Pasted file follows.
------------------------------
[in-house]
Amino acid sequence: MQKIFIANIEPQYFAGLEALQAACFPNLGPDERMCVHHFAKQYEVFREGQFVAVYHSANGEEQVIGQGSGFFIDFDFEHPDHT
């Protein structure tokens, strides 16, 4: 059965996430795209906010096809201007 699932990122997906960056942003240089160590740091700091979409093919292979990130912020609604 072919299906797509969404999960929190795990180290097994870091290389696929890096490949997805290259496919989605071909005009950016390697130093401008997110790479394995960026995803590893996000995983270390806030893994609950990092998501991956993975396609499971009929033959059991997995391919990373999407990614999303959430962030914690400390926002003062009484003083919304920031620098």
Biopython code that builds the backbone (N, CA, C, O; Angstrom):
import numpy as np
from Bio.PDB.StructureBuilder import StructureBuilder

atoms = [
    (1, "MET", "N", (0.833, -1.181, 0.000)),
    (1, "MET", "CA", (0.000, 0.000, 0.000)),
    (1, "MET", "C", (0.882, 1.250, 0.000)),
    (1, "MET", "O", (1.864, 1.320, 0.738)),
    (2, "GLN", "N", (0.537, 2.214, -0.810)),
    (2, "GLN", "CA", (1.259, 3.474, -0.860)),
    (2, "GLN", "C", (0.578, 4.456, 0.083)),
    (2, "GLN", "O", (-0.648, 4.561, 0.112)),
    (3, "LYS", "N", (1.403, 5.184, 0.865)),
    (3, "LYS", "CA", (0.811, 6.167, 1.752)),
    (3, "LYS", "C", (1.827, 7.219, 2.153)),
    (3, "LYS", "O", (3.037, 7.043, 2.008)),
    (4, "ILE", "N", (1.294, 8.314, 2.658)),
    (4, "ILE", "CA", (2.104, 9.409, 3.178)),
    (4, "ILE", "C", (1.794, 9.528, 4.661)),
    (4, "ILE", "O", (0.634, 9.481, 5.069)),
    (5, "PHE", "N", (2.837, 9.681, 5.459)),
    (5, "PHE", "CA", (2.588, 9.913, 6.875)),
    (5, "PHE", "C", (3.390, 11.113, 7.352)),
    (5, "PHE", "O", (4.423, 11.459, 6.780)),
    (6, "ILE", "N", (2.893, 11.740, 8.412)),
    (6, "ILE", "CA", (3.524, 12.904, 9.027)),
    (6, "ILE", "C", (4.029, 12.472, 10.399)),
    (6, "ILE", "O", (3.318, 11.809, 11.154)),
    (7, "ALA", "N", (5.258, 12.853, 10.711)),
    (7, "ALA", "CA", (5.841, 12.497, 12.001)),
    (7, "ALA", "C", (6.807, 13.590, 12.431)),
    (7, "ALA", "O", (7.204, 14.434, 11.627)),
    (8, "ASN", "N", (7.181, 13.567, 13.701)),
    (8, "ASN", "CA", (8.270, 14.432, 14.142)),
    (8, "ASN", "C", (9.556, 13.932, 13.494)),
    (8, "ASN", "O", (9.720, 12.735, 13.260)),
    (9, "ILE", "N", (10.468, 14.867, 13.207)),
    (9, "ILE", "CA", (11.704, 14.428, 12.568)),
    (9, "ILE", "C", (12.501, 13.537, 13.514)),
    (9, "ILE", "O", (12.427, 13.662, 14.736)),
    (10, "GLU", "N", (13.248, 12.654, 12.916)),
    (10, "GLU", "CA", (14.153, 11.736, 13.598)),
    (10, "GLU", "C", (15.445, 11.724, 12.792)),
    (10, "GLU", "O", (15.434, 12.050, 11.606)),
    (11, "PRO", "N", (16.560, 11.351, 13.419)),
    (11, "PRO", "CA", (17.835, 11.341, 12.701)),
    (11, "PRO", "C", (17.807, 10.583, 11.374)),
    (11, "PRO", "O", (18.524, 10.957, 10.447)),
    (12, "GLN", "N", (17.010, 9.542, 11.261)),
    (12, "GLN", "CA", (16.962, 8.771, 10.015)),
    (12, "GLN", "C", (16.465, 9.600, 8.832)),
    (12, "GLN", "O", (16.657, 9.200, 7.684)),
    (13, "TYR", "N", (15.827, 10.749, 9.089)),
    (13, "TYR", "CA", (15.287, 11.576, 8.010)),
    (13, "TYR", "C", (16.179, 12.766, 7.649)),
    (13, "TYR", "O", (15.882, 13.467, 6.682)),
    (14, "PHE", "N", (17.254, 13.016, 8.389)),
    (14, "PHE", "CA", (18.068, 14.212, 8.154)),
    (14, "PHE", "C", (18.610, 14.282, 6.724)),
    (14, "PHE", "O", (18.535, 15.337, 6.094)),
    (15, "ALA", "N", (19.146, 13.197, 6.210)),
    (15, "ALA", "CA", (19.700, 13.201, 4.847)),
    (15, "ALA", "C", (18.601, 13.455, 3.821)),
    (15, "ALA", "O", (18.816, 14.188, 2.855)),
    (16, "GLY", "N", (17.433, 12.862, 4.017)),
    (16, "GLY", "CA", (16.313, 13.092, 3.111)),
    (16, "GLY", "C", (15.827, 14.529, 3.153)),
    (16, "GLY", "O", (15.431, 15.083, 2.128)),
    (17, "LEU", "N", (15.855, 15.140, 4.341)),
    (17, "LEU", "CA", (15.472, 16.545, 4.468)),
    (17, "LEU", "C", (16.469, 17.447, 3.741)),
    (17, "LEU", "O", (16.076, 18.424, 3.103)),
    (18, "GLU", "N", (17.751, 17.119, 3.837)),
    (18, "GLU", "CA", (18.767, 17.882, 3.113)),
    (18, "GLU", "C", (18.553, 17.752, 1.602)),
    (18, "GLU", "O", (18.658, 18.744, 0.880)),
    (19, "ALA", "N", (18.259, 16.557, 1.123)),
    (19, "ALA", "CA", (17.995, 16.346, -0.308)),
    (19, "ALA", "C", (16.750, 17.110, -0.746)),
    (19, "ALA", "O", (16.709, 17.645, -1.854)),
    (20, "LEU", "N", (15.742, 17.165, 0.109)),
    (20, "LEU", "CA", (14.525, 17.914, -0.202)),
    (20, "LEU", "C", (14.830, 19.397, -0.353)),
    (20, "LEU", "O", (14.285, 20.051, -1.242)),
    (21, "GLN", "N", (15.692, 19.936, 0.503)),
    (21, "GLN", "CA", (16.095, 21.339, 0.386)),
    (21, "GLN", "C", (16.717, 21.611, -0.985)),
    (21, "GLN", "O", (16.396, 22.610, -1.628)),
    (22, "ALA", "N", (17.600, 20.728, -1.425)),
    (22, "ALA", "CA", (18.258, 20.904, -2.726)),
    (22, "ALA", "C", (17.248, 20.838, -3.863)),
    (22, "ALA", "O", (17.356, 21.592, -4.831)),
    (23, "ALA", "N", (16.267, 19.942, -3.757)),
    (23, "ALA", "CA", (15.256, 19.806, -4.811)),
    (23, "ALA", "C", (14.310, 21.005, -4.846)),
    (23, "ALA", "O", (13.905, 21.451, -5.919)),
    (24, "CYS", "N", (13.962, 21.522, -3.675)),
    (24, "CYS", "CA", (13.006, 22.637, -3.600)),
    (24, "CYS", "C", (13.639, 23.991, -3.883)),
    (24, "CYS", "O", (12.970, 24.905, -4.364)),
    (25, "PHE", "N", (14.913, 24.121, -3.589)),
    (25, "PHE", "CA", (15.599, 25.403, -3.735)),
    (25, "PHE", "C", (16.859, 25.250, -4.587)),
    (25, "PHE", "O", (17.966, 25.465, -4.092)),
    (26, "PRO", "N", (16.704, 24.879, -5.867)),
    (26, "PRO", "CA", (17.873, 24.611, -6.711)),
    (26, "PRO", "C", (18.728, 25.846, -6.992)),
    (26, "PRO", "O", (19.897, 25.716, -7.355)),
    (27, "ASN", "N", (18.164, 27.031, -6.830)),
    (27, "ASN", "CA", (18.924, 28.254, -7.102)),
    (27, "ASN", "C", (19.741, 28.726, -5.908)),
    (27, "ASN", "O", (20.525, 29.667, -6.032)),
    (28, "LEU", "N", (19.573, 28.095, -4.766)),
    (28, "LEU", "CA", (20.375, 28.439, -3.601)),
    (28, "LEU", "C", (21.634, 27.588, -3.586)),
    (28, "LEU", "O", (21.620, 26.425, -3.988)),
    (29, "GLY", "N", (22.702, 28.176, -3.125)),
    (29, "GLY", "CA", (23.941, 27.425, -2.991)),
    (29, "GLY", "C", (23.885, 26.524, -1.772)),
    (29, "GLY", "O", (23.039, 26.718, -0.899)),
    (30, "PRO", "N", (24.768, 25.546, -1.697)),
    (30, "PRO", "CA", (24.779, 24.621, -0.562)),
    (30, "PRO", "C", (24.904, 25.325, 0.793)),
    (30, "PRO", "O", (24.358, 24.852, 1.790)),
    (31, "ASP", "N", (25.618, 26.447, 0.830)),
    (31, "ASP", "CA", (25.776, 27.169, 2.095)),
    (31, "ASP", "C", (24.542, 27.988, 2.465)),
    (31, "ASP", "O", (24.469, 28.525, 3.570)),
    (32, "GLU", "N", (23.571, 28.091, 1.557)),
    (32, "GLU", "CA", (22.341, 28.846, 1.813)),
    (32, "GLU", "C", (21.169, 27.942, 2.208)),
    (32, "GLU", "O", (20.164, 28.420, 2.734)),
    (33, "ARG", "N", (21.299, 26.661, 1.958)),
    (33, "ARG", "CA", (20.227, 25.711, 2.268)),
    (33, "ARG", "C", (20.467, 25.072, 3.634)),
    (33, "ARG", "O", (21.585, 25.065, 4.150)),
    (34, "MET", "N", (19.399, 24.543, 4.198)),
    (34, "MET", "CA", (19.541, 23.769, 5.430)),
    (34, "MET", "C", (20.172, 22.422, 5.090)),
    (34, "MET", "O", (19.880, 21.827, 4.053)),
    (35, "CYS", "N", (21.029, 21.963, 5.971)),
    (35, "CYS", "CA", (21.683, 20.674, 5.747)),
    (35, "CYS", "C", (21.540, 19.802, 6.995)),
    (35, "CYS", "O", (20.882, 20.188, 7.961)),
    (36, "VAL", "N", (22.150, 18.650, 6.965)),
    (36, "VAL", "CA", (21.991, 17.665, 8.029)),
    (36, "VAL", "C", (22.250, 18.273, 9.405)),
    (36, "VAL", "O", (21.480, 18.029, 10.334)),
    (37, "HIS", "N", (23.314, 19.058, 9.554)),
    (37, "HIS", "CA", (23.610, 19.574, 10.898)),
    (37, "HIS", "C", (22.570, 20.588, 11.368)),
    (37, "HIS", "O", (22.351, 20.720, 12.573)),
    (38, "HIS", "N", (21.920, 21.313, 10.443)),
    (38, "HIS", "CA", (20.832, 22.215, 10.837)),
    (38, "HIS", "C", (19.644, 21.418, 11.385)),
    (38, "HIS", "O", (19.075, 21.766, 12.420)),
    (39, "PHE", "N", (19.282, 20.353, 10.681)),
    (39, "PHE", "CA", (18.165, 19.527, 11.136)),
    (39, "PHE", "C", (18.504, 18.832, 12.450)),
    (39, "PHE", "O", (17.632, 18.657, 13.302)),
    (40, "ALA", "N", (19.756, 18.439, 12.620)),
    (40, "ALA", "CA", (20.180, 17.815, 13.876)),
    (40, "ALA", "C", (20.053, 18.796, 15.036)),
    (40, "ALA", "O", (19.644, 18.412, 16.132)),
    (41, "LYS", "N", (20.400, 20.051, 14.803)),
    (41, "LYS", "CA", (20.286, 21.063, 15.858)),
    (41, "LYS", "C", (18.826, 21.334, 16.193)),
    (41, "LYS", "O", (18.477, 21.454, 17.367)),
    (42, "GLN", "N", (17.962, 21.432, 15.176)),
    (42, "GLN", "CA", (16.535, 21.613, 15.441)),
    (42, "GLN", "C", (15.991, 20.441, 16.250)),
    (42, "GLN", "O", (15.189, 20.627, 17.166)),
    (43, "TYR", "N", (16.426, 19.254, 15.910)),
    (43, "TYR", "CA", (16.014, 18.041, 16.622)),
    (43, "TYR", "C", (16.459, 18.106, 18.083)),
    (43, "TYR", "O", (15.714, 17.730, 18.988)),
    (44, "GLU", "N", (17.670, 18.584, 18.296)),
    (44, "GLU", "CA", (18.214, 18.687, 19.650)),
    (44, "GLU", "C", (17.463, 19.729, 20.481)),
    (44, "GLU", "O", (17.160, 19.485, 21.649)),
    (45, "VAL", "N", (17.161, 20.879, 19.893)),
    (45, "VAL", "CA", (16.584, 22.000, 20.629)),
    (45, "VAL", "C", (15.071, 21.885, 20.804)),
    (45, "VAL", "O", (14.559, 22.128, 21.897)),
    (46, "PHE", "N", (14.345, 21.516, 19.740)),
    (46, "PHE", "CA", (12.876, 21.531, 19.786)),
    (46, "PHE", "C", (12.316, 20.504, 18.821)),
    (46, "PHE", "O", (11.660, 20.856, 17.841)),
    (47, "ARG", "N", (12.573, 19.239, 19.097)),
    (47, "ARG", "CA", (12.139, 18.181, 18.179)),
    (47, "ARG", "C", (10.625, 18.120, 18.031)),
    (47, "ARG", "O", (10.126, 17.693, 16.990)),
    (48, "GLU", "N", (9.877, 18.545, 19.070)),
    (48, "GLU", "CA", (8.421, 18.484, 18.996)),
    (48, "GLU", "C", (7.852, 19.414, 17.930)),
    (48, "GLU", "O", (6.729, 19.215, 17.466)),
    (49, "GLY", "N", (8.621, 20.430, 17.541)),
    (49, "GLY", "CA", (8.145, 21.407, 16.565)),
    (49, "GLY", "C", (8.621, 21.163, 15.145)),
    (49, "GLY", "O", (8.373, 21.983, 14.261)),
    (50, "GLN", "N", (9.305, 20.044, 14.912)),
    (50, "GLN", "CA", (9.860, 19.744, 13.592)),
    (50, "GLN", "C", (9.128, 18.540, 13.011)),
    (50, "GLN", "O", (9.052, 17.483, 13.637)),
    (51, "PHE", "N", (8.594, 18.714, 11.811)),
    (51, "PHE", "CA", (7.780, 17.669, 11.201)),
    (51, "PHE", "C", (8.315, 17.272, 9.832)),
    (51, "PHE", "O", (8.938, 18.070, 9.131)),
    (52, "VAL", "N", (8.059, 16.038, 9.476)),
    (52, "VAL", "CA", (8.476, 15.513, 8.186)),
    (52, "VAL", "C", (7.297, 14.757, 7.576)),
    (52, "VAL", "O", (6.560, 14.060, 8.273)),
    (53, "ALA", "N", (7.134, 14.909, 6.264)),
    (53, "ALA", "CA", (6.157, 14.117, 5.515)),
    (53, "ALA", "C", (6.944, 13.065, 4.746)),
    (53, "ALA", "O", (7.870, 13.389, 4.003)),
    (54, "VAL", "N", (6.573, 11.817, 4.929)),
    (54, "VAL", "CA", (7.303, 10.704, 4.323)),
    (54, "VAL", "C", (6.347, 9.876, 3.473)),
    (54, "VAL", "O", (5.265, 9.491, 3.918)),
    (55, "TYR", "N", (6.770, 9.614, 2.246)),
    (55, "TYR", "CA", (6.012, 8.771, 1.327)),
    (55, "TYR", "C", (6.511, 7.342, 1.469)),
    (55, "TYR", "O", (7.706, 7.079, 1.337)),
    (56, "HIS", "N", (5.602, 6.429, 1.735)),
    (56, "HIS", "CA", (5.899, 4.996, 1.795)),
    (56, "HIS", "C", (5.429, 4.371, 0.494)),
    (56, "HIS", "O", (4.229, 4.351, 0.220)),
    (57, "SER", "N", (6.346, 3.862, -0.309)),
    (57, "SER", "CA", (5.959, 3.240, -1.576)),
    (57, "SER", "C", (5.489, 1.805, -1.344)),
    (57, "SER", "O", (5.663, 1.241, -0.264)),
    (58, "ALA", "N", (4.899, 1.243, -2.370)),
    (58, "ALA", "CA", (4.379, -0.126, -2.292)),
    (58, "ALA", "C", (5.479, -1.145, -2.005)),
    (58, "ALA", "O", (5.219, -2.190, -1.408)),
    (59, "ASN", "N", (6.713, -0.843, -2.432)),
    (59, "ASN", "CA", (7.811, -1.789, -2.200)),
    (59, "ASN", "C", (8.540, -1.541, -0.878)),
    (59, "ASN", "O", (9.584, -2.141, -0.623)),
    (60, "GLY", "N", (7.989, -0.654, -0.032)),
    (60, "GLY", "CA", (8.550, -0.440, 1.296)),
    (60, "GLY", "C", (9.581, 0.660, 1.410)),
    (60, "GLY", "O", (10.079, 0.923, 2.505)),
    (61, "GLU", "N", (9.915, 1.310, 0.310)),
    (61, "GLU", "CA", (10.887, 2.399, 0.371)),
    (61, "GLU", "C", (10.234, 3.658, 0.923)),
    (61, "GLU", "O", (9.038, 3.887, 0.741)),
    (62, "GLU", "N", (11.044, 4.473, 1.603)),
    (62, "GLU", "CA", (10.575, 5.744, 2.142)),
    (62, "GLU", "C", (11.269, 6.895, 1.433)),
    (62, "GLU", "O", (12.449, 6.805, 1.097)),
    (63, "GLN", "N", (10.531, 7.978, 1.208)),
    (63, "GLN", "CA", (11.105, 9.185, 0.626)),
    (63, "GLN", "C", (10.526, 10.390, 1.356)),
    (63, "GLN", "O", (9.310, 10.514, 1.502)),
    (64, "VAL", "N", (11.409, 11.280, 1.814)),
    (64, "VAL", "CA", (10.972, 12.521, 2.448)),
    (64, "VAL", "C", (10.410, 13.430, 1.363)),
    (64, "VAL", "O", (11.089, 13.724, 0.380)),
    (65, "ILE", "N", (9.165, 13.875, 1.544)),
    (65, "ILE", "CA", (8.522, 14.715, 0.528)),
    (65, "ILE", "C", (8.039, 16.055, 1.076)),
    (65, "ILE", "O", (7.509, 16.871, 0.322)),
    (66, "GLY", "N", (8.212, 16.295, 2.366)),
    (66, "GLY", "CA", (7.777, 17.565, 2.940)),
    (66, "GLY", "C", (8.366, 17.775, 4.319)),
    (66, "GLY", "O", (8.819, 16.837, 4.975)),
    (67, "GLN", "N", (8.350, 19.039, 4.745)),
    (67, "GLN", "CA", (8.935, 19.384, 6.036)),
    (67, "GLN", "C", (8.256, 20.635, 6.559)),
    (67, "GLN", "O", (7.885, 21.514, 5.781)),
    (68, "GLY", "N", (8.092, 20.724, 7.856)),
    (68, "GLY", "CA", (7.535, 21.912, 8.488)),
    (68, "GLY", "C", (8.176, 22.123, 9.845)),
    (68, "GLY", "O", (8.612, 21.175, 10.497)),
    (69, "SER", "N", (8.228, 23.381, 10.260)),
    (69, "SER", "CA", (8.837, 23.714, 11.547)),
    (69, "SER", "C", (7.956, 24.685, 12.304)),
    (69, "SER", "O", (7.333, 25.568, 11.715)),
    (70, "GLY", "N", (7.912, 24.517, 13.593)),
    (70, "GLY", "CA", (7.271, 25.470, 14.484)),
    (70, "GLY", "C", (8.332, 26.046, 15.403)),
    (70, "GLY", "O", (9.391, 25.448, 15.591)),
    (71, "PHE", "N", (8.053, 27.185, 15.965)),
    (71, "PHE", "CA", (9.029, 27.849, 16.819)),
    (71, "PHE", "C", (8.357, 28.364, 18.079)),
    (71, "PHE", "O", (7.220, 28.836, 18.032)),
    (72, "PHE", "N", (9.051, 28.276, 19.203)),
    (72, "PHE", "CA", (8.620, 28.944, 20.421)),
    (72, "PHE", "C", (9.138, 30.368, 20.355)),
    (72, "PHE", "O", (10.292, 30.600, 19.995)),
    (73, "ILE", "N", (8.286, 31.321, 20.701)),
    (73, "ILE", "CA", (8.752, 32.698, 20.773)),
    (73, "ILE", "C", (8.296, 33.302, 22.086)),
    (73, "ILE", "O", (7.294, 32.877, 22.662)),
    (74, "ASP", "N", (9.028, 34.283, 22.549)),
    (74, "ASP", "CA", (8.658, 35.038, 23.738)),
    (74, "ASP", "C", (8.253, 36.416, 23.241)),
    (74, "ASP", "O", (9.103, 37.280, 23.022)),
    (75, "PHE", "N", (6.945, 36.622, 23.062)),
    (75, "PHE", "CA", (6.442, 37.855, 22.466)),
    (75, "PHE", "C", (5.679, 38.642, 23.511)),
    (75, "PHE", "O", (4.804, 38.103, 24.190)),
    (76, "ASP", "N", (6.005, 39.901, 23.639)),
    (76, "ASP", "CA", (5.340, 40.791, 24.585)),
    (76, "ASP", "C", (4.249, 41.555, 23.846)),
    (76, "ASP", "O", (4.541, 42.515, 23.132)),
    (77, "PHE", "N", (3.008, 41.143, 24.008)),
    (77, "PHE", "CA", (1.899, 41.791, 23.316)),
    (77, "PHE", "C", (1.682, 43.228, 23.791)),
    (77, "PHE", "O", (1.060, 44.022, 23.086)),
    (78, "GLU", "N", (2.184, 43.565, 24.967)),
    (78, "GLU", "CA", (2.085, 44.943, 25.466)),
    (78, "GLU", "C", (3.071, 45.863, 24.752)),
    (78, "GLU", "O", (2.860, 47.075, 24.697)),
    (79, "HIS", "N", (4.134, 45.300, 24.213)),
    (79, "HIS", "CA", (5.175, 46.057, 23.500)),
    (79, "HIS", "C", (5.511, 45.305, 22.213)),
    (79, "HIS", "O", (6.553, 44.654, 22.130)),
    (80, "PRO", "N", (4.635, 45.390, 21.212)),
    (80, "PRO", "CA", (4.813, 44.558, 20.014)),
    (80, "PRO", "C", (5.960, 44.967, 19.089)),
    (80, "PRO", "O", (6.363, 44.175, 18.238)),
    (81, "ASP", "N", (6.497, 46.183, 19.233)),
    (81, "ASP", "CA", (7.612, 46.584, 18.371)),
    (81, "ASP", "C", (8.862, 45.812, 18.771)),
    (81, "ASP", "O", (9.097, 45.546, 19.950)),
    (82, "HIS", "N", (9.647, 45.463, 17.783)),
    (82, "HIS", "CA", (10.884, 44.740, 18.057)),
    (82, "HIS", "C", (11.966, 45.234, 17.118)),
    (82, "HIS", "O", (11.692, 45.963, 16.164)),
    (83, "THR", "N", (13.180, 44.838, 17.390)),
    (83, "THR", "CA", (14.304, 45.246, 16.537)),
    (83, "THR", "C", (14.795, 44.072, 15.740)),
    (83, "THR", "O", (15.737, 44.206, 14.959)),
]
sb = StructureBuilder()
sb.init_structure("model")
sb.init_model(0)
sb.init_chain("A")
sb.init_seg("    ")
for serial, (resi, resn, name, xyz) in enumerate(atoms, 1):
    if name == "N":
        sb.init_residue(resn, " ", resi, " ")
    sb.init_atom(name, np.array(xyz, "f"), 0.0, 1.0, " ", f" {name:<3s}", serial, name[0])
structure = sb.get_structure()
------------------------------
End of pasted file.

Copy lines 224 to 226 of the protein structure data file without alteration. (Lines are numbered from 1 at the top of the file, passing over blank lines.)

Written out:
    (55, "TYR", "N", (6.770, 9.614, 2.246)),
    (55, "TYR", "CA", (6.012, 8.771, 1.327)),
    (55, "TYR", "C", (6.511, 7.342, 1.469)),